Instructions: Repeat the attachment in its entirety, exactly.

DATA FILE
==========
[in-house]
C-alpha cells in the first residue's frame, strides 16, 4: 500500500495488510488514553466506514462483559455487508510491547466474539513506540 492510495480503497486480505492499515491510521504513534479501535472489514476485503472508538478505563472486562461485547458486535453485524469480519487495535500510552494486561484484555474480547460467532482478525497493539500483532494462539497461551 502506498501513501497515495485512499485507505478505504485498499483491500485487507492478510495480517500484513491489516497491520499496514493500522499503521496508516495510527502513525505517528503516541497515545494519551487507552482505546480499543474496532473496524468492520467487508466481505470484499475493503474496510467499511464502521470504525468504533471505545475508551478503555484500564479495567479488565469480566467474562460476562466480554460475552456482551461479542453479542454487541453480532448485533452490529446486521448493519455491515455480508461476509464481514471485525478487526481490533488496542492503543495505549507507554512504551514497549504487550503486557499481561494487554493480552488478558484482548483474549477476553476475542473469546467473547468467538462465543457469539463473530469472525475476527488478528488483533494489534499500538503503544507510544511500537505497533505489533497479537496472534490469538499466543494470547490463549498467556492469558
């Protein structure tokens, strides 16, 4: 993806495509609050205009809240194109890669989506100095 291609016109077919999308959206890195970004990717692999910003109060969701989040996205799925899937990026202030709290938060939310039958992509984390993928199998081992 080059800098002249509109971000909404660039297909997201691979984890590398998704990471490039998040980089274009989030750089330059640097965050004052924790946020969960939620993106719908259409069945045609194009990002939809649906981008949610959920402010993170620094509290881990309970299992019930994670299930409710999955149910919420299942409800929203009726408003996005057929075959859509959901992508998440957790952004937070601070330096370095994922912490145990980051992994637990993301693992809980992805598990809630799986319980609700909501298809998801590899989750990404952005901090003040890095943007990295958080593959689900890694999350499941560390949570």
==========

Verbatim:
[in-house]
C-alpha cells in the first residue's frame, strides 16, 4: 500500500495488510488514553466506514462483559455487508510491547466474539513506540 492510495480503497486480505492499515491510521504513534479501535472489514476485503472508538478505563472486562461485547458486535453485524469480519487495535500510552494486561484484555474480547460467532482478525497493539500483532494462539497461551 502506498501513501497515495485512499485507505478505504485498499483491500485487507492478510495480517500484513491489516497491520499496514493500522499503521496508516495510527502513525505517528503516541497515545494519551487507552482505546480499543474496532473496524468492520467487508466481505470484499475493503474496510467499511464502521470504525468504533471505545475508551478503555484500564479495567479488565469480566467474562460476562466480554460475552456482551461479542453479542454487541453480532448485533452490529446486521448493519455491515455480508461476509464481514471485525478487526481490533488496542492503543495505549507507554512504551514497549504487550503486557499481561494487554493480552488478558484482548483474549477476553476475542473469546467473547468467538462465543457469539463473530469472525475476527488478528488483533494489534499500538503503544507510544511500537505497533505489533497479537496472534490469538499466543494470547490463549498467556492469558
């Protein structure tokens, strides 16, 4: 993806495509609050205009809240194109890669989506100095 291609016109077919999308959206890195970004990717692999910003109060969701989040996205799925899937990026202030709290938060939310039958992509984390993928199998081992 080059800098002249509109971000909404660039297909997201691979984890590398998704990471490039998040980089274009989030750089330059640097965050004052924790946020969960939620993106719908259409069945045609194009990002939809649906981008949610959920402010993170620094509290881990309970299992019930994670299930409710999955149910919420299942409800929203009726408003996005057929075959859509959901992508998440957790952004937070601070330096370095994922912490145990980051992994637990993301693992809980992805598990809630799986319980609700909501298809998801590899989750990404952005901090003040890095943007990295958080593959689900890694999350499941560390949570």